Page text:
Author: Ehud Diskin


ISBN: 978-1-626634-516-4

Ehud Diskin, author of Lone Wolf in Jerusalem, uses the voice of David Gabinsky, a Jewish resistance fighter during World War II, to narrate his well-researched, 370-page novel.

For the most part the narrative is set in Palestine prior to the establishment of the State of Israel when the British were in control by virtue of a Mandate given to them by the League of Nations in 1922.

David was from Minsk, Belarus, in Eastern Europe and was part of the partisan movement fighting the Nazis. Tragically, his mother, father, older brother and sister were all murdered like most of the one hundred thousand Jews who had lived in his community.

After the war, David makes his way to Palestine where the British had taken control of his ancestral homeland and enacted policies that cruelly treated Jews and explicitly limited Jewish immigration. Although, David did not consider the British as Nazis, he was nonetheless determined to get rid of the British forces and help his people establish a Jewish state. As a young boy, David devoted much of his time to studying and reading, however, after being caught up in the the war in Belarus for three years, his intellectual development was stunted and he was transformed into a fighting machine.

David chooses to go it alone and not join one of the underground resistance movements as the Irgun, Haganah or the Lehi. He realizes that he would be doing a balancing act in trying to gain information from each group in order to aid him in his own mission in helping to establish a Jewish state.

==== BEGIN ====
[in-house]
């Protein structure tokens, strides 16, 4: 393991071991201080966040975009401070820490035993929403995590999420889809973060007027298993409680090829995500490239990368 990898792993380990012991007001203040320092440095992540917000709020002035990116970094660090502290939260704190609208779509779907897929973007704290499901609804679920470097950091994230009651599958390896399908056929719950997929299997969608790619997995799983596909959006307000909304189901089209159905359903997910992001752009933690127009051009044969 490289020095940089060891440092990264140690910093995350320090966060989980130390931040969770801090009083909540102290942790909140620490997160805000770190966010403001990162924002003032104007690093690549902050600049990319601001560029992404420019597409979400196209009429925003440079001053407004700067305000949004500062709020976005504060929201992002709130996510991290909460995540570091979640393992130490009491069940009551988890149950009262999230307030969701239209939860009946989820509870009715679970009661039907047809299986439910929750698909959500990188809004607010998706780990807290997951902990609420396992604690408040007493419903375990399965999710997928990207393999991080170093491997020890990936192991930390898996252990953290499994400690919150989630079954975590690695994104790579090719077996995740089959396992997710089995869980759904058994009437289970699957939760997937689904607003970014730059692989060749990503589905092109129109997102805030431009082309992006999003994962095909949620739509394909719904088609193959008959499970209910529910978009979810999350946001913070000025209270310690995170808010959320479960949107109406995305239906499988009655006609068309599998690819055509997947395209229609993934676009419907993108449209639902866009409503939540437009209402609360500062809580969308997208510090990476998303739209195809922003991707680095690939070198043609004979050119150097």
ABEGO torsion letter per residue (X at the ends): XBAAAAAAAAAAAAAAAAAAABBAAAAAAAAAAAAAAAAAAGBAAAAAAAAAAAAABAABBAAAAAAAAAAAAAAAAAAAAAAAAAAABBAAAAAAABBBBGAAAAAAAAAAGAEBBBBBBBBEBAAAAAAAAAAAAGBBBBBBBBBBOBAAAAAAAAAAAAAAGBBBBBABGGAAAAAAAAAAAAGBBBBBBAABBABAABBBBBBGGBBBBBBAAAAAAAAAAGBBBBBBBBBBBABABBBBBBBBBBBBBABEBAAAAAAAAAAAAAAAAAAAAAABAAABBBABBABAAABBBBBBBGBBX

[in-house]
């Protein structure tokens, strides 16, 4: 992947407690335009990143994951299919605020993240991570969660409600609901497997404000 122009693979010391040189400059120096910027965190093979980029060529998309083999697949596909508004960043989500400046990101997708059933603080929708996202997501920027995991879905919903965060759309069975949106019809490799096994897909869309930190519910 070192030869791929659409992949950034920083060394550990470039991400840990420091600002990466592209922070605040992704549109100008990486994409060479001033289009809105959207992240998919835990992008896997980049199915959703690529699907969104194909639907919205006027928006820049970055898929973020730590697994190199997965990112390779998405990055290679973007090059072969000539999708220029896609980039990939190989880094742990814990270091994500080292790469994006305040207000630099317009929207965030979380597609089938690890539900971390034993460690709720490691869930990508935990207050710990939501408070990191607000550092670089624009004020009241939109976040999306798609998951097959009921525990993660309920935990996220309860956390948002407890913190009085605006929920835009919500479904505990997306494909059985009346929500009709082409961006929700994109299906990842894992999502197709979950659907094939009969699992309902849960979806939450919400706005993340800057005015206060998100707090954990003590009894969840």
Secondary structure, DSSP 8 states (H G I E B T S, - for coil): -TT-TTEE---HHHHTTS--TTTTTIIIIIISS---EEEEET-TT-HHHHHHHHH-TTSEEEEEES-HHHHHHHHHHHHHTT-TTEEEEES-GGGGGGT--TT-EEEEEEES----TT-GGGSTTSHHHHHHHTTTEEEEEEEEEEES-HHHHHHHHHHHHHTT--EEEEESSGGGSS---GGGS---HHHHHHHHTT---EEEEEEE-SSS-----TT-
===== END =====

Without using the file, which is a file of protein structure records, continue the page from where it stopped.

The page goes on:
These three organizations were established in 1945 by the Jewish Agency and briefly coordinated their acts of sabotage and attacks against British authorities. In the novel Diskin refers to some of movements's operations such as the release of 200 members of Aliyah Bet from the detention camp in Atlit , the bombing of the King David Hotel in Jerusalem, where ninety-one people were killed including twenty-eight British citizens, and the bombing of railroads and train stations.

Upon arrival in Palestine, David informs us that he had no financial concerns as his group of partisans had robbed a Belarusian criminal who had collaborated with the Nazis and who had amassed a huge fortune stealing from Jews their diamonds, precious jewellery, gold coins and cash.

David rents an apartment in Jerusalem and one day meets Shoshana, who likewise is a holocaust survivor from Belarus and whom he immediately is attracted to wishing that he could take her in his arms and stay there for eternity. The two hit it off and both confide to one another their respective sad stories. Shoshana tells David that she works at Café Pinsk as a waitress and, if he is interested, she could introduce him to her boss Max, who might hire him as there is an opening for a waiter. David agrees and subsequently finds work at the café, although Max turns out not to be a very unpleasant fellow.

At this point in the story, Diskin shifts back to David's horrific experiences as a partisan in Belarus. At the same time David and Shoshana are beginning their love relationship, David is involved with a married woman, Hannah. whose husband, Avrum was an undercover officer in the British police. David believes that Avrum is a wholehearted Zionist who was very naive concerning the intentions of the British.

Using the many skills he had acquired as a partisan fighting the Nazis, David, acting as a lone wolf, embarks on several dangerous near death escapades that wreak havoc on the British occupation forces.

Diskin's mesmerizing prose is a vivid chronicle in Israeli history where memorable characters face unbelievable challenges as they live, love under extreme duress, and die for their passions. In the end what we have is a compelling and imaginative historical novel filled rich with descriptions and vivid scenes that capture time and place as well as the mentality of the various characters. It should be mentioned that the novel was originally written in Hebrew and quickly became a bestseller in Israel.